High Performance Plant Nutrition at Work

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Water quality and burn-off or in-season spraying

Water quality and burn-off or in-season spraying

Water chemistry plays a large part in getting maximum efficacy from your herbicides during pre-season burn-off or in-season spraying. Tank mixing herbicides with hard water that has high pH levels can reduce their effectiveness, which can ultimately lead to less weed control and loss of yields.

The water from wells and dug-outs that’s often used on the farm is usually hard water. Testing for water hardness and pH level is a good place to start, and there’s a good chance the test will reveal it isn’t as soft as you’d like it to be.

Water hardness is measured in parts per million (ppm). Test results from 100–200 ppm indicate hard water, with anything over 160 ppm being very hard. The pH level of water for crop spraying shouldn’t exceed 7 on the pH scale. When the test reveals hard water and/or high pH levels, I always recommend a water conditioner to soften the water and lower its pH to make it more suitable for crop spraying.

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Why pay attention to phosphorus when sowing into cold, wet soils?

Why pay attention to phosphorus when sowing into cold, wet soils?

During the fall of 2016, much of the Prairies experienced heavy rain and the ground remained saturated until winter. The arrival of unseasonably warm weather this spring is tempting many farmers to seed early, as they look to maximize yield potential and help manage the workload associated with seeding large acres. Those who have crops left in the field are even more anxious to get started, as dealing with swathed or still-standing crops will delay their seeding operation.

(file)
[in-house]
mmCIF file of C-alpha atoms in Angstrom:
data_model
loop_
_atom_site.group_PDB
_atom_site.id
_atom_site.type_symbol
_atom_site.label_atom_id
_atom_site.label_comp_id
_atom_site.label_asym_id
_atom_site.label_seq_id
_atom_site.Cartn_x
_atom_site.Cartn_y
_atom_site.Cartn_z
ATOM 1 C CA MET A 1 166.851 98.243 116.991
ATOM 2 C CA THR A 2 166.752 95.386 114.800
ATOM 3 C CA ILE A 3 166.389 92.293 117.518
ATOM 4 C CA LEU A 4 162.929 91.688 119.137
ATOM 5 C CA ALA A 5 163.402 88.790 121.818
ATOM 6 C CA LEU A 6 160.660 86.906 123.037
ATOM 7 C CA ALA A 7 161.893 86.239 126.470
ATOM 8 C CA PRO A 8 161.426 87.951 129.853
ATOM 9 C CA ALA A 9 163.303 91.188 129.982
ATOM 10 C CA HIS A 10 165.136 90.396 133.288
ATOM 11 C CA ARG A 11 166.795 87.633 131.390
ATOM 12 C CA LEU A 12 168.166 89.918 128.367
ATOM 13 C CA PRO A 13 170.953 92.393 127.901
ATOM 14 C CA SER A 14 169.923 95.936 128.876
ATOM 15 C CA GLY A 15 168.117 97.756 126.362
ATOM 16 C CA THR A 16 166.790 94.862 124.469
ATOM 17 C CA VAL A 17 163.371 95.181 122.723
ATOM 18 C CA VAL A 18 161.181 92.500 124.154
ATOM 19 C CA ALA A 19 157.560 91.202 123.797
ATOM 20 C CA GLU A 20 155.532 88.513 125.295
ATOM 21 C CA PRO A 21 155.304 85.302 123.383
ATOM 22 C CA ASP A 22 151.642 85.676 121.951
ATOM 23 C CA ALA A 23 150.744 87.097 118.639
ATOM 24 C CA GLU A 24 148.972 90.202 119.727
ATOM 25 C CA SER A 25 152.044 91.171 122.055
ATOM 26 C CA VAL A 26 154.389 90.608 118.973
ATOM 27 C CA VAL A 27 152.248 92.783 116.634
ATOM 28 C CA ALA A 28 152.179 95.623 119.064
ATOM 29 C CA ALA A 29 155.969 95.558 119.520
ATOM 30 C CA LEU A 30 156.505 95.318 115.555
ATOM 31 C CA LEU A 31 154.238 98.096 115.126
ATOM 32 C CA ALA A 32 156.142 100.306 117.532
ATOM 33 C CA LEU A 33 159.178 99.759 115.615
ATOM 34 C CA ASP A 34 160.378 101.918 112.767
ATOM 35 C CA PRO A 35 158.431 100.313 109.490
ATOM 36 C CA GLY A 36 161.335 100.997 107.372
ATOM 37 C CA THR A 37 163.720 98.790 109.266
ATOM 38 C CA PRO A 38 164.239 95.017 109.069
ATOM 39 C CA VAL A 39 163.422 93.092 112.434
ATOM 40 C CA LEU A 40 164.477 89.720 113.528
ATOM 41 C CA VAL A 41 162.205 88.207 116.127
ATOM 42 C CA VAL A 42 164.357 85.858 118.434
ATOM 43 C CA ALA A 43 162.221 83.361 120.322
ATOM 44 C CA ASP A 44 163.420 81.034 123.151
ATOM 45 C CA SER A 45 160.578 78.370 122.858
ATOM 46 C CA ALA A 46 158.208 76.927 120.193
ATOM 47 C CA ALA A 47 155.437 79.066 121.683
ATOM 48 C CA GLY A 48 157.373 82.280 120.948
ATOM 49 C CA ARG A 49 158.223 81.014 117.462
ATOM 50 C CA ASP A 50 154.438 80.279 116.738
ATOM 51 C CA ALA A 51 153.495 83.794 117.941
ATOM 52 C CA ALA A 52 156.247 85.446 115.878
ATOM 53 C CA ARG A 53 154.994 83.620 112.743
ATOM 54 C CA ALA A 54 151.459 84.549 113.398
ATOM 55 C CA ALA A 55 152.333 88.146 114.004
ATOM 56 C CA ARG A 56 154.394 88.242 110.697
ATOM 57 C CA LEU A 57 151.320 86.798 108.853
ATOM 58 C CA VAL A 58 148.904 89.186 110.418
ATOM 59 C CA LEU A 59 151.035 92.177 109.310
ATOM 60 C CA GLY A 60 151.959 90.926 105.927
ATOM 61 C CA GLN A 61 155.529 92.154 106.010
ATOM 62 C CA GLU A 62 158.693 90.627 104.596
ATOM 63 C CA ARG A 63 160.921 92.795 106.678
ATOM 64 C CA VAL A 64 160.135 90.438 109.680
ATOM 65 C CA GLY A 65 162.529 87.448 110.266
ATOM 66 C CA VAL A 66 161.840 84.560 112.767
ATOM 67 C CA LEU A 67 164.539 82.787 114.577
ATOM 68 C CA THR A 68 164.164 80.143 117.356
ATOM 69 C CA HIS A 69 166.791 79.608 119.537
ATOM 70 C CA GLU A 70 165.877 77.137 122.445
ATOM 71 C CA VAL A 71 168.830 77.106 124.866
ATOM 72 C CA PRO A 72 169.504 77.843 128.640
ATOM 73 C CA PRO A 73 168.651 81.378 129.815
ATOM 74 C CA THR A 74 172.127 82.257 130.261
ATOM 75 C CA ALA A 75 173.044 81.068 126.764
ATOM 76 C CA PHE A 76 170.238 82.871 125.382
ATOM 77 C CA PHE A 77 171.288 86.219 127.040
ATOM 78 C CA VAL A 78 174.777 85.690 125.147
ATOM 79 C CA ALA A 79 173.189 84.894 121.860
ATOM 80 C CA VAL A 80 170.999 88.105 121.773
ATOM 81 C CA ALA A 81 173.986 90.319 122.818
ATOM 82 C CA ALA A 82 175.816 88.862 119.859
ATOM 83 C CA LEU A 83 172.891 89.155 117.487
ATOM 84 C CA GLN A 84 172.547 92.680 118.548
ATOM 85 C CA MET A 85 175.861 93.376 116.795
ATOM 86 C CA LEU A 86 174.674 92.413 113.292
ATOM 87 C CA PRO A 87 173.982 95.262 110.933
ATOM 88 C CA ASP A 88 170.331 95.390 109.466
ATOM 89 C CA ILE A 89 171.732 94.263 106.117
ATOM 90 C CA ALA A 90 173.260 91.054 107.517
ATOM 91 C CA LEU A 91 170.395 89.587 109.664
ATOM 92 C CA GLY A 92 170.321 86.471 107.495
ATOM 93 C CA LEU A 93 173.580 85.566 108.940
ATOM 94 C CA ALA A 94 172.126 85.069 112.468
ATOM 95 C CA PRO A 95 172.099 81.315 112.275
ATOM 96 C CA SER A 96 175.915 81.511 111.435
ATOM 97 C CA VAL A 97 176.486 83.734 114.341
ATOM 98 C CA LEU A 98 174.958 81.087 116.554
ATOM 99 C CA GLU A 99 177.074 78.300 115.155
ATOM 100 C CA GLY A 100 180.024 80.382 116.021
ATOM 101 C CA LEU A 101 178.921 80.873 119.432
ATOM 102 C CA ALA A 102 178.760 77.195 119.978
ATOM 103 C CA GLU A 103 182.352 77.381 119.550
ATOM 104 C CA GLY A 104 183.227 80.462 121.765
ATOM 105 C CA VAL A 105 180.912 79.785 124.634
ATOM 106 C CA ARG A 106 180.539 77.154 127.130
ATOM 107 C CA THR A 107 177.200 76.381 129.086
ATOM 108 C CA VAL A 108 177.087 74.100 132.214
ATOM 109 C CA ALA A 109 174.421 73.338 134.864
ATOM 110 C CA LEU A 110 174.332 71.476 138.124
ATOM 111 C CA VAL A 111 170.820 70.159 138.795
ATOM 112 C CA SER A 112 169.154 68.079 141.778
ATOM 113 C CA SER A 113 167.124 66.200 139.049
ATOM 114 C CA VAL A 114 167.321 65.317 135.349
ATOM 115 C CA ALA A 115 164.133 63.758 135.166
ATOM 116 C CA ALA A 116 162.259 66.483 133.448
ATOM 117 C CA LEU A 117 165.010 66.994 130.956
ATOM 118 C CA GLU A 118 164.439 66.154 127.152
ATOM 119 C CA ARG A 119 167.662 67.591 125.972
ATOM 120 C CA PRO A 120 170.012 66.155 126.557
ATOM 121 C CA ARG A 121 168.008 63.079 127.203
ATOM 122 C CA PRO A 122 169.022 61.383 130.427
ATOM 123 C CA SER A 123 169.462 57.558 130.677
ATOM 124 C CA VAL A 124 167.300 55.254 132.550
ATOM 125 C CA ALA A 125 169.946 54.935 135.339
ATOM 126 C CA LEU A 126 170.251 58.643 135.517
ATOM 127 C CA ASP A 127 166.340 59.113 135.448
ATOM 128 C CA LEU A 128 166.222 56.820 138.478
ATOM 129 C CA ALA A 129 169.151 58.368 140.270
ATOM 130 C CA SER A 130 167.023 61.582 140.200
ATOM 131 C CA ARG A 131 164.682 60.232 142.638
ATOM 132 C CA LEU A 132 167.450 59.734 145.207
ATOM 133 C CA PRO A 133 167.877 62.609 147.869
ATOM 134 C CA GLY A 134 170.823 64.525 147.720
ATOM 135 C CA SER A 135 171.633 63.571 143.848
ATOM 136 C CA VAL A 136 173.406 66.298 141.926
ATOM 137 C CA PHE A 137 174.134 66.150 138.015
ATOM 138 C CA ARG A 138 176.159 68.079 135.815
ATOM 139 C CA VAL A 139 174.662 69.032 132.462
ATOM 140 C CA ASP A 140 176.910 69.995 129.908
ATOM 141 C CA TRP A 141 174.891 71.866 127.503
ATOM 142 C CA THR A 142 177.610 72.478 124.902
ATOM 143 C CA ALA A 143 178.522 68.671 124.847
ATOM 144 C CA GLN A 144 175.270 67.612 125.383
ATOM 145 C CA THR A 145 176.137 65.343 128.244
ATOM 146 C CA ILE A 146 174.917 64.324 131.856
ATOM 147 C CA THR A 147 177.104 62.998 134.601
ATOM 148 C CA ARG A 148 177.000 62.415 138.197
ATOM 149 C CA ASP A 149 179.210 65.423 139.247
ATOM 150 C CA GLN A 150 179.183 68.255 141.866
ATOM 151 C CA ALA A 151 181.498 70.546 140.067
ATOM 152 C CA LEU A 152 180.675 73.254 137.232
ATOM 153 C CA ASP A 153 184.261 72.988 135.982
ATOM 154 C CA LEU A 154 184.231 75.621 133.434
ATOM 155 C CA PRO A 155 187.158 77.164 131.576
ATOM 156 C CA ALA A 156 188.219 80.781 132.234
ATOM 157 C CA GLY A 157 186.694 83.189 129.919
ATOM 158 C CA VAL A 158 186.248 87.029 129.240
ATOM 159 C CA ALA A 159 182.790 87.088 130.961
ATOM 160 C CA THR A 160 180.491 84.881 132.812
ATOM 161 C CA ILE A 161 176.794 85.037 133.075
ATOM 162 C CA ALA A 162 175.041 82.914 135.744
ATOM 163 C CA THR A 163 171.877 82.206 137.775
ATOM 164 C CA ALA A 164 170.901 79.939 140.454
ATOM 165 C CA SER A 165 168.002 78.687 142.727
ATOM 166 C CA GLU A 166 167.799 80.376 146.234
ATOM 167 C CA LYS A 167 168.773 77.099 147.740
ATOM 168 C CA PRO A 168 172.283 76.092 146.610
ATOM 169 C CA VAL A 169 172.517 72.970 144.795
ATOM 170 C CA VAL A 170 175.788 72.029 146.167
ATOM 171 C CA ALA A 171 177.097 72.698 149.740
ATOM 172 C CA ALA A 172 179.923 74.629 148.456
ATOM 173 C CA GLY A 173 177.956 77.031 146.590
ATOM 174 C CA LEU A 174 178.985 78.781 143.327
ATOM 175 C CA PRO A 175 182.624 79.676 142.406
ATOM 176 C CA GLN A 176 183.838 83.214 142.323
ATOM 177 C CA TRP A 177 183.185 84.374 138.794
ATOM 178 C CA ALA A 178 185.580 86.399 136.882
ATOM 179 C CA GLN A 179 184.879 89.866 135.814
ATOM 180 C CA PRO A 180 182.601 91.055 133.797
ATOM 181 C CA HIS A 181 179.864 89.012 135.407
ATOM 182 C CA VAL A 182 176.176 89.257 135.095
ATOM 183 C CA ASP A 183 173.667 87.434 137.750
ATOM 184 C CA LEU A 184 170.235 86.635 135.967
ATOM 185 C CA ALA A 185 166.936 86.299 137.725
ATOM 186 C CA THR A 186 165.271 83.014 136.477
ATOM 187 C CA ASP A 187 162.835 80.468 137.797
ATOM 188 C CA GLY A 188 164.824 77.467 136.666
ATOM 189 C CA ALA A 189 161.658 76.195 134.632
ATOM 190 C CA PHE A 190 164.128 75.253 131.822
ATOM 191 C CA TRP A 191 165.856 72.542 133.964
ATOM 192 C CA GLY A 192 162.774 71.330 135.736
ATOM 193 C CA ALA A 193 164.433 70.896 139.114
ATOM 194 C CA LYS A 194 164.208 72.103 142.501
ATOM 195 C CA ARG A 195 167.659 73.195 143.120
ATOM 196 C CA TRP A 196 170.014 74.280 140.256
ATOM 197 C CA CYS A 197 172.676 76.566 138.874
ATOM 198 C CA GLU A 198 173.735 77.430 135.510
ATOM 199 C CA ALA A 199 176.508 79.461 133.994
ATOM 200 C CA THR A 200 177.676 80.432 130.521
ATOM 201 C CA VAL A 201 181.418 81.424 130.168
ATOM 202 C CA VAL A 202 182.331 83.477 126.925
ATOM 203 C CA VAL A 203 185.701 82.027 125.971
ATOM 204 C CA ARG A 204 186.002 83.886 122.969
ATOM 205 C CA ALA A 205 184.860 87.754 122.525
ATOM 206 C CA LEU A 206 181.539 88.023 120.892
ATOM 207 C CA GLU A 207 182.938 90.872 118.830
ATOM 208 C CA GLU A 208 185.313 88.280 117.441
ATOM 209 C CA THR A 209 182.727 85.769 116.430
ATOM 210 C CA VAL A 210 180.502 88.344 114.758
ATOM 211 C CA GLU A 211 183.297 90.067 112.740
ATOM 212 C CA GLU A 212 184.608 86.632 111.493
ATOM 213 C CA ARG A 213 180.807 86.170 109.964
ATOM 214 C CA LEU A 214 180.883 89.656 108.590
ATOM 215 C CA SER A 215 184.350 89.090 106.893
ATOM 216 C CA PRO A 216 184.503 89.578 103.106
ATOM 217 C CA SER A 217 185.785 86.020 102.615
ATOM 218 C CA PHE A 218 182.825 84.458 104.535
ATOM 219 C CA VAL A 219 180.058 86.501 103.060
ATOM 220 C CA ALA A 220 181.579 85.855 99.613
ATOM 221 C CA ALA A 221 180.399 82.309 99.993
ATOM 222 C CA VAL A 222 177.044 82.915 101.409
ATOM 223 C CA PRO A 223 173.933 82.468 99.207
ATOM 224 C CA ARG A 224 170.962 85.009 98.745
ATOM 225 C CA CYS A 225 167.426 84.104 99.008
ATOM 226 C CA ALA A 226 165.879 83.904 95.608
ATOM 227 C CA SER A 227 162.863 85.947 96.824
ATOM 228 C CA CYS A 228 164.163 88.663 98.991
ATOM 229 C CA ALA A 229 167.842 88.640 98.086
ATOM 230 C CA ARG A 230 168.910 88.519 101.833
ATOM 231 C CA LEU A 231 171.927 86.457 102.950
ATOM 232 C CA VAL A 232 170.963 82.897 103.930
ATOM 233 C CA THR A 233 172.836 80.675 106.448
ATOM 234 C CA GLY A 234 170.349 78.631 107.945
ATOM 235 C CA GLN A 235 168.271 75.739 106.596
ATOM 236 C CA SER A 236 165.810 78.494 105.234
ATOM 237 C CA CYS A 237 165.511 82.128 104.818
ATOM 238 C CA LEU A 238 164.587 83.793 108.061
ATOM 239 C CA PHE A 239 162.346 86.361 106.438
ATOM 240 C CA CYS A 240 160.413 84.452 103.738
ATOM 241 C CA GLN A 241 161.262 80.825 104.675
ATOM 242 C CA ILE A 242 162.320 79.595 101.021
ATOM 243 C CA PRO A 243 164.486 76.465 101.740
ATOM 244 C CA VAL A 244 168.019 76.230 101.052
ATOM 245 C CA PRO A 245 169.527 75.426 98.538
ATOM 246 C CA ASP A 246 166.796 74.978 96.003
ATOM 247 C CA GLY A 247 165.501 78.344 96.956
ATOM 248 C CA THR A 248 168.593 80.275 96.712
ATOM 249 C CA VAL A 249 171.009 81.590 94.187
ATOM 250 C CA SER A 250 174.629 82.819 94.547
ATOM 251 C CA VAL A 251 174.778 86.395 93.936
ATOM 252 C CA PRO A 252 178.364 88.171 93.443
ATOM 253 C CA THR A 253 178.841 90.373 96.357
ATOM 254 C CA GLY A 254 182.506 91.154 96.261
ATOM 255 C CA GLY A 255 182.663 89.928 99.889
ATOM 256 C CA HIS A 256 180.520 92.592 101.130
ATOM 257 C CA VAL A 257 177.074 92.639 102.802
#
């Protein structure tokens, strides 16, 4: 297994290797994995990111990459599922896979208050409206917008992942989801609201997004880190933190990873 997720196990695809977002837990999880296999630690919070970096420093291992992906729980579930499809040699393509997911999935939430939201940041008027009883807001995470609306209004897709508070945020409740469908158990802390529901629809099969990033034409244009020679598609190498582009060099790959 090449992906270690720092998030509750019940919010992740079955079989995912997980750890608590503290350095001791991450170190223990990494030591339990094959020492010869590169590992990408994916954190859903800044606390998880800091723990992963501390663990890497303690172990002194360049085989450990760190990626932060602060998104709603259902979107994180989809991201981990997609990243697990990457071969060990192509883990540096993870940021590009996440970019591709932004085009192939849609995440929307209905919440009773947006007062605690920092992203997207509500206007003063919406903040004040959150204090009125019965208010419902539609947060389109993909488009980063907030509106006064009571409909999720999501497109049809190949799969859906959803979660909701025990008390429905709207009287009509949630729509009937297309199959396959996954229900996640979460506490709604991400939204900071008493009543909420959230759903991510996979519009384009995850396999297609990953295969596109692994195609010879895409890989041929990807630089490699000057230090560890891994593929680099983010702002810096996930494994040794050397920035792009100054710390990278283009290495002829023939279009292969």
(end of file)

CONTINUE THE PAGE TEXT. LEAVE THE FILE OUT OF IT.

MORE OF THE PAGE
Farmers are seeding into cool or cold soils and often into wet conditions, which don’t allow for much availability of phosphorus, potassium or zinc, and this trio doesn’t become available until the soil temperature warms up to above 12 or 15 degrees Celsius. If they are seeding early, I believe the best thing farmers can do to get their crops off to a good start is to use a primer on the seed and a starter fertilizer in-furrow with the seed. This tactic is especially important this year as saturated soils are going to be slow to warm up.

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Nutrient Management Programs

The most critical stage in establishing a plant’s yield potential is in The First 30 Days®. Start your season off strong.

The FINAL 30 Days® consists of nutritional management programs to enhance fill and quality of grain and oilseed crops.